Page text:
The House Friday passed legislation that would open more federal waters to oil and natural gas exploration and production, but the bill has next to no chance of advancing in the Senate and being signed into law by President Obama.

The measure (H.R. 2231) cleared the House by 235-186, with the vote primarily breaking down along party lines. It calls for the Obama administration to open heretofore closed areas, such as the West and East Coasts, to energy production by requiring the administration to submit a new leasing plan by 2015, which is two years before the existing plan expires.

“If the president were presented with H.R. 2231, his senior advisers would recommend that he veto the bill,” the Office of Management and Budget said in a statement. “The administration strongly opposes H.R. 2231.”

The legislation is sponsored by Rep. Doc Hastings (R-WA), chairman of the House Natural Resources Committee, which approved the bill earlier this month (see Daily GPI, June 13).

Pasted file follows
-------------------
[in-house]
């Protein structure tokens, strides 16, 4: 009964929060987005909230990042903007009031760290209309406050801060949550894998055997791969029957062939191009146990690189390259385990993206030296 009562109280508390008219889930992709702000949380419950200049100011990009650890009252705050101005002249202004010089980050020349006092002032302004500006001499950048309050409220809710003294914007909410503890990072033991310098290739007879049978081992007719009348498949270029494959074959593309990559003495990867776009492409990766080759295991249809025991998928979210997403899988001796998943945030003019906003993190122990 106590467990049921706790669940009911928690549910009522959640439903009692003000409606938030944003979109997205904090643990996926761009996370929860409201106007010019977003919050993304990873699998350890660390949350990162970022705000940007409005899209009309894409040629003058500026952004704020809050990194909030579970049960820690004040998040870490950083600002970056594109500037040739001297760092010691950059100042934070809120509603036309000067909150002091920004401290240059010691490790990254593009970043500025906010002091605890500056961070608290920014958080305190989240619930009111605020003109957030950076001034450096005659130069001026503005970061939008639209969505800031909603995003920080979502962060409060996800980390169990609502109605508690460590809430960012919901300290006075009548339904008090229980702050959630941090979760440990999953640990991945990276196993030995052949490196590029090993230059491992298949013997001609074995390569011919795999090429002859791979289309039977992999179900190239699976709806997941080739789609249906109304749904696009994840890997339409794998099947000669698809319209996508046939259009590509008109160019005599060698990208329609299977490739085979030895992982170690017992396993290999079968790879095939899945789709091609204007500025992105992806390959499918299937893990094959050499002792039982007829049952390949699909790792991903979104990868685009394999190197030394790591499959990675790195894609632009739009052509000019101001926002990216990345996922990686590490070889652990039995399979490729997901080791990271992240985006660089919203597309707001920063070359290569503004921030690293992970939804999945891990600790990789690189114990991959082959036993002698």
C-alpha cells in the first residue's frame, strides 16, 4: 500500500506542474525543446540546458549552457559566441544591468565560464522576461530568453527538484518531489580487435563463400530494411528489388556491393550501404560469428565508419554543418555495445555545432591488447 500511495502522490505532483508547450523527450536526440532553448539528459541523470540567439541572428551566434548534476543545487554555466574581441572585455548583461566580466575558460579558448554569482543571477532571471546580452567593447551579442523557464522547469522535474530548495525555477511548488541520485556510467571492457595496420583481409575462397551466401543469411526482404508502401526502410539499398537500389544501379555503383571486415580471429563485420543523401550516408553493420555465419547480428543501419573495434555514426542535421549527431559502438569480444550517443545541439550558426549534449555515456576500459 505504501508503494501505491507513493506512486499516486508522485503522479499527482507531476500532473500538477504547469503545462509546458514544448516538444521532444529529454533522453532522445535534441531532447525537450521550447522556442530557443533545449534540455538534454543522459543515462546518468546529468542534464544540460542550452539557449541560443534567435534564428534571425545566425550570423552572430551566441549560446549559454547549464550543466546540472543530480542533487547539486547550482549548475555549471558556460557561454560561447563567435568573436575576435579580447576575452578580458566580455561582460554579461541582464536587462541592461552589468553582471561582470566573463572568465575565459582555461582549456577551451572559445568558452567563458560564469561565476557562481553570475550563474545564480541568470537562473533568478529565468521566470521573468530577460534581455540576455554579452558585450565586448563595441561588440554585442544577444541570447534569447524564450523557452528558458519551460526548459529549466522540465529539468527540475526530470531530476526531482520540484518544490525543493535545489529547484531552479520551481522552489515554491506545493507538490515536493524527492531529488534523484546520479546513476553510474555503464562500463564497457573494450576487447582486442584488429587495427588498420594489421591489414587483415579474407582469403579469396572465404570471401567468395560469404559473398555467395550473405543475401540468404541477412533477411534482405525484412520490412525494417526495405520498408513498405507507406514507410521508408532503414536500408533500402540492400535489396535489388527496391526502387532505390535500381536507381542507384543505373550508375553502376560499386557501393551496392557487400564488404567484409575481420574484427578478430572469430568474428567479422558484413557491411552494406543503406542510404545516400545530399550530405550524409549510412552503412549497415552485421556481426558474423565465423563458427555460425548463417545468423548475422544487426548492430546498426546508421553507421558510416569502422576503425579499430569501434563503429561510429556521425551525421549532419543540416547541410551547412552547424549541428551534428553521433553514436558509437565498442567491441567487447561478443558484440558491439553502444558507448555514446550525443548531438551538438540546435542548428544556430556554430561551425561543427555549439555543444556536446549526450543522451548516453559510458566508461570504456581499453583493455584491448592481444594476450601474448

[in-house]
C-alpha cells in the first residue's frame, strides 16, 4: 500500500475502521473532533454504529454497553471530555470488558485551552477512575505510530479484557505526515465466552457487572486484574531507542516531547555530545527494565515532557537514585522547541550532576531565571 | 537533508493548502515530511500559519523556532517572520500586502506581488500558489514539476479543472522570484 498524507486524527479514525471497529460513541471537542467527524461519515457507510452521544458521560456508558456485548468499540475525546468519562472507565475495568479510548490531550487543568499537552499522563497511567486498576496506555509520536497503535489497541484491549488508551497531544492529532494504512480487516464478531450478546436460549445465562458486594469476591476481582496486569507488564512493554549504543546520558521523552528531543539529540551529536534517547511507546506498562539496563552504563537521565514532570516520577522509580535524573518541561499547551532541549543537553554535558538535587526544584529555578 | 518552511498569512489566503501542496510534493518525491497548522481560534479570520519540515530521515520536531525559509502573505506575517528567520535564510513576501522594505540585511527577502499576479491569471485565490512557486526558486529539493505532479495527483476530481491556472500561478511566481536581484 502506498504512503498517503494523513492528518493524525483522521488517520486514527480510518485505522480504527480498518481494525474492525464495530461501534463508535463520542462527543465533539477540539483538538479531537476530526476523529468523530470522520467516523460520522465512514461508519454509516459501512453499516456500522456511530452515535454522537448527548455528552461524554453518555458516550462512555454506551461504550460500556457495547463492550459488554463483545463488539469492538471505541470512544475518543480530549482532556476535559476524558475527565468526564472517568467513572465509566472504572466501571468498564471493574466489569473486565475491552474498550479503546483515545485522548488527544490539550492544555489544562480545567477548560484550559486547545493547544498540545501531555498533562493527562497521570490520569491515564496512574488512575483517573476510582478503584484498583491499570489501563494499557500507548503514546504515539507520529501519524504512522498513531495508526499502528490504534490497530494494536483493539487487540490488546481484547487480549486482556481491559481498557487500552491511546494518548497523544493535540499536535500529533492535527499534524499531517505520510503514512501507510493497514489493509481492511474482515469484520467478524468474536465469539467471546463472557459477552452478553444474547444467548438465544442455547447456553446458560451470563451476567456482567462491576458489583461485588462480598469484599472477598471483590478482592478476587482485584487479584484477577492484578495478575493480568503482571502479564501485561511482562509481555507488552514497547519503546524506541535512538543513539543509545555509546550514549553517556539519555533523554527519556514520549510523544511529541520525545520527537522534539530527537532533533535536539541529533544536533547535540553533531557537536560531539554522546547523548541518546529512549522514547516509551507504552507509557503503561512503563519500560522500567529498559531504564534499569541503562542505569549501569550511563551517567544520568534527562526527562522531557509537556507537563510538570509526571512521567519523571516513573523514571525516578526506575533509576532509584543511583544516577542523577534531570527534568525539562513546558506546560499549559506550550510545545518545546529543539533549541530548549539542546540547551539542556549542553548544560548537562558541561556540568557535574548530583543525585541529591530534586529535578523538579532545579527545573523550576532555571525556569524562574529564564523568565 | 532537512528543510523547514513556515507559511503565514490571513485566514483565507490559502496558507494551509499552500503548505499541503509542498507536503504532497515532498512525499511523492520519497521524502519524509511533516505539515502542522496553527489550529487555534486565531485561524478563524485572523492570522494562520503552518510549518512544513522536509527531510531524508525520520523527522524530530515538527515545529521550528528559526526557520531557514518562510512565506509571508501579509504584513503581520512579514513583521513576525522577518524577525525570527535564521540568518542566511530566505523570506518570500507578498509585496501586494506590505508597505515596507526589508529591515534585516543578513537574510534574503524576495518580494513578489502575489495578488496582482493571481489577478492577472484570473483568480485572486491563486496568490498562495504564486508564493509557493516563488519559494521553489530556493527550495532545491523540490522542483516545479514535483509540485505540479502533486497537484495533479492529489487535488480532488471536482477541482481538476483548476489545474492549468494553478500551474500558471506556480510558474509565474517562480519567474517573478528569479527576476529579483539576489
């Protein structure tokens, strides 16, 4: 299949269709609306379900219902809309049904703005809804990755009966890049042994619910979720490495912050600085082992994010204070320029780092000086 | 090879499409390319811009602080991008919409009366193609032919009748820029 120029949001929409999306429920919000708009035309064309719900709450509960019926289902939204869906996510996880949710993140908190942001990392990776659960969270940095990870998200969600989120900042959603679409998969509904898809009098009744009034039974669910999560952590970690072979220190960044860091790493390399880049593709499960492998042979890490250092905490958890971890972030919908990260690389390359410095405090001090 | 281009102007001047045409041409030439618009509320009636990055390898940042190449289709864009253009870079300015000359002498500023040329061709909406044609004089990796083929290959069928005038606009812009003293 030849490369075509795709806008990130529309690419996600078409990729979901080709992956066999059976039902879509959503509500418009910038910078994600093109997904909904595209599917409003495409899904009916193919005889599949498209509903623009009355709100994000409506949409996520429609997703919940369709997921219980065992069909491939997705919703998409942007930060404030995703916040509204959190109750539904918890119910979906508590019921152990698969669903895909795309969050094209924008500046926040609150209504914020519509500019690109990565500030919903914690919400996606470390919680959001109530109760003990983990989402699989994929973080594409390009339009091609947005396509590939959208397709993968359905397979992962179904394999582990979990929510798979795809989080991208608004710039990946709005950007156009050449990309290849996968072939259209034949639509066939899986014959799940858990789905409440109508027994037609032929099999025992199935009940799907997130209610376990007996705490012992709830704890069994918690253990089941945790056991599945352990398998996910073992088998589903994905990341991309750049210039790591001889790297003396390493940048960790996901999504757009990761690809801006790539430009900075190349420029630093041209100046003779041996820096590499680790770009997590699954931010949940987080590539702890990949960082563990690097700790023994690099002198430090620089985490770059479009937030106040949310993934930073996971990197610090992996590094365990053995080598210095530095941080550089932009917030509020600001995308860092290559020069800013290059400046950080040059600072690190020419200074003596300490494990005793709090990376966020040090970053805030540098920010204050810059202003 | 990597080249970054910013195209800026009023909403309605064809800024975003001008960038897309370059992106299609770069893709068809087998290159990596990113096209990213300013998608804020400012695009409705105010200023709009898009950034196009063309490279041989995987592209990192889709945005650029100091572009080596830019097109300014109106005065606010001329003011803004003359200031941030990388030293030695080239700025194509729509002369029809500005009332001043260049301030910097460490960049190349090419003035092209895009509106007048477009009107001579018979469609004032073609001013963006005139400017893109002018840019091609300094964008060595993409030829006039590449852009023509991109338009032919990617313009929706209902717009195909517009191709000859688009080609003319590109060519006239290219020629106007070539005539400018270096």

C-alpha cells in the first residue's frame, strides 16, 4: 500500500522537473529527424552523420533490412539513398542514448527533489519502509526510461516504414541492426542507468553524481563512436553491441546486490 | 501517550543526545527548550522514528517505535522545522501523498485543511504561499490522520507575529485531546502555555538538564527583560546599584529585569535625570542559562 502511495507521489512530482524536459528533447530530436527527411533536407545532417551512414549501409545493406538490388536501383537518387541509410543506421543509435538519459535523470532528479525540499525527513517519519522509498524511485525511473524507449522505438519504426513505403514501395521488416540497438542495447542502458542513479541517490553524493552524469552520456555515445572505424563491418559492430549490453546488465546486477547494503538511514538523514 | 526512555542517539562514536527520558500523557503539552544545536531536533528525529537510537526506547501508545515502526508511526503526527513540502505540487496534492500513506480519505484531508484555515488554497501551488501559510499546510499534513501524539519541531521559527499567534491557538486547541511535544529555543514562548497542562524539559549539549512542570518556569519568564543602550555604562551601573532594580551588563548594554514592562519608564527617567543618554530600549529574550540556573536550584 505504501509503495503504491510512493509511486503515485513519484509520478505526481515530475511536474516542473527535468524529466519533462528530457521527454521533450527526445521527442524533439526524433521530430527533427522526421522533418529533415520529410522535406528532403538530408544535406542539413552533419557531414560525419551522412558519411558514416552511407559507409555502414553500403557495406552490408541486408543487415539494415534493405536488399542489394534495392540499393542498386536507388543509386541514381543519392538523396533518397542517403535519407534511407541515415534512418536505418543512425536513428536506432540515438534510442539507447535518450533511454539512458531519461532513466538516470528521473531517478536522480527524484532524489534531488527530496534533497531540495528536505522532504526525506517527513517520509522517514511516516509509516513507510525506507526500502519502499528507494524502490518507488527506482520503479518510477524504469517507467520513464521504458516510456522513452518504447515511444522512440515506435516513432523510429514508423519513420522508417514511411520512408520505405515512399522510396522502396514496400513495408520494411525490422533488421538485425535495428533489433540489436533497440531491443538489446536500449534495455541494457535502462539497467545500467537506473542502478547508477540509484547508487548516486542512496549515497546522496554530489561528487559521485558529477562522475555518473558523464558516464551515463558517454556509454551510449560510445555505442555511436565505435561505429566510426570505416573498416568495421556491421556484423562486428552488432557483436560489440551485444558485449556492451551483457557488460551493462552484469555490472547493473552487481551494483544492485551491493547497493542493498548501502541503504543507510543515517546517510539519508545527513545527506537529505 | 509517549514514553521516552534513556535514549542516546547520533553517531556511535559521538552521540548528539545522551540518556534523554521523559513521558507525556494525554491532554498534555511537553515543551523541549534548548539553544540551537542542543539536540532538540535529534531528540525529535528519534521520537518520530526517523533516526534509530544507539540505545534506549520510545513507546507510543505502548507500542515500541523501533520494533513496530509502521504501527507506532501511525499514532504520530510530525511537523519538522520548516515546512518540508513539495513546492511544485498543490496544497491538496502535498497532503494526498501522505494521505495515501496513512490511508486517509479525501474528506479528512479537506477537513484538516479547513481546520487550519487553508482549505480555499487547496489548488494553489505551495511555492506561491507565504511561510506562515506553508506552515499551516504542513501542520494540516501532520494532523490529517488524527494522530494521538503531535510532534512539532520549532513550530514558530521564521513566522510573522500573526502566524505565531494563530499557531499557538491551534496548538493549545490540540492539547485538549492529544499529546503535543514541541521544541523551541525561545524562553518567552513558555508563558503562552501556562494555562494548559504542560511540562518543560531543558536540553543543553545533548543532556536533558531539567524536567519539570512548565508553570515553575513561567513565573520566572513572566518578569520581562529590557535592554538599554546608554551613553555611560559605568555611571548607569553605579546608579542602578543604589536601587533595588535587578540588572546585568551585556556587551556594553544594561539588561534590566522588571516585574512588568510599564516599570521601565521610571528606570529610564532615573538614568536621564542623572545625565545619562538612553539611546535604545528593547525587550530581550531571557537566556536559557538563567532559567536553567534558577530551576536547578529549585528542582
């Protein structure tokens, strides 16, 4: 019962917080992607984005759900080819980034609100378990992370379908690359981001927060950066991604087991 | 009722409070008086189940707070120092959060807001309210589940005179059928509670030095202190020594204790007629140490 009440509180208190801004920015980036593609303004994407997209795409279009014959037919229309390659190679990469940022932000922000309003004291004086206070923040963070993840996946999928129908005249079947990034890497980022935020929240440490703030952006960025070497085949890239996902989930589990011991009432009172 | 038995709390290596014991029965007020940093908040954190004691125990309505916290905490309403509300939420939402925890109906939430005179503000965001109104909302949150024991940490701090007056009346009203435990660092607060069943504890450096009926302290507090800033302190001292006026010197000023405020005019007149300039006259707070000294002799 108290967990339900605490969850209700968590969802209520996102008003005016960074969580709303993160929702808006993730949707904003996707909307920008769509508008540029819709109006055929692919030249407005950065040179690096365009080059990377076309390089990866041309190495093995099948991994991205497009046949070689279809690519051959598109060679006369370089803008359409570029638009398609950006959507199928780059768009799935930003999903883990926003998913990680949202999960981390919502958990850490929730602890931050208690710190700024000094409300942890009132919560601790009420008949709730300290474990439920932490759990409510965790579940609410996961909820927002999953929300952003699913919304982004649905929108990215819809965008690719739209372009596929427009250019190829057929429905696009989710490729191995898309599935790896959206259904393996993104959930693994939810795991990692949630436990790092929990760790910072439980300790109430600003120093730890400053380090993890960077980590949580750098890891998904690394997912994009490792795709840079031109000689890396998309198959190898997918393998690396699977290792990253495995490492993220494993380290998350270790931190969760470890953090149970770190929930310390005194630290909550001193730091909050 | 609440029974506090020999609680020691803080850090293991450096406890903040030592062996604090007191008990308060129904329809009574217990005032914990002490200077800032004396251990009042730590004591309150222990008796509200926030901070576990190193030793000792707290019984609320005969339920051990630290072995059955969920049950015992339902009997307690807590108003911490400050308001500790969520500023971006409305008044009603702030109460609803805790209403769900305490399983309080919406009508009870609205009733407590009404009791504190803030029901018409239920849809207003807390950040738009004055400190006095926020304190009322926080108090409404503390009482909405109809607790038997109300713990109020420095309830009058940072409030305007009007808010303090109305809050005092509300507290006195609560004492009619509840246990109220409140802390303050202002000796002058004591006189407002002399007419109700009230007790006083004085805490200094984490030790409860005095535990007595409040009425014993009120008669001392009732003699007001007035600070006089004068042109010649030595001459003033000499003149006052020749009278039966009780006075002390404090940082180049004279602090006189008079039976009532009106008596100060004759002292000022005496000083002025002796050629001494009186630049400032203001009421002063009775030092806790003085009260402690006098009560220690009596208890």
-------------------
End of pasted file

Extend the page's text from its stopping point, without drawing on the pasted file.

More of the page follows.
The bill requires that the new leasing plan, and subsequent five-year offshore leasing plans, include lease sales in areas containing the greatest known oil and gas reserves. Areas with the greatest known reserves are estimated to contain 2.5 billion bbl of oil and 7.5 Tcf of gas. It proposes leases off the coast of Virginia, earlier canceled by the Obama administration; off the coast of South Carolina; and off the coast of California using existing offshore infrastructure or onshore extended-reach drilling. Both Virginia and South Carolina are in favor of developing the Outer Continental Shelf off their coasts, according to congressional officials representing the states.

The legislation also proposes 37.5% revenue-sharing for other coastal states with energy production off their shores. Currently only the Gulf Coast states receive 37.5% of the revenue from new leases, with the remainder going to the U.S. Treasury.

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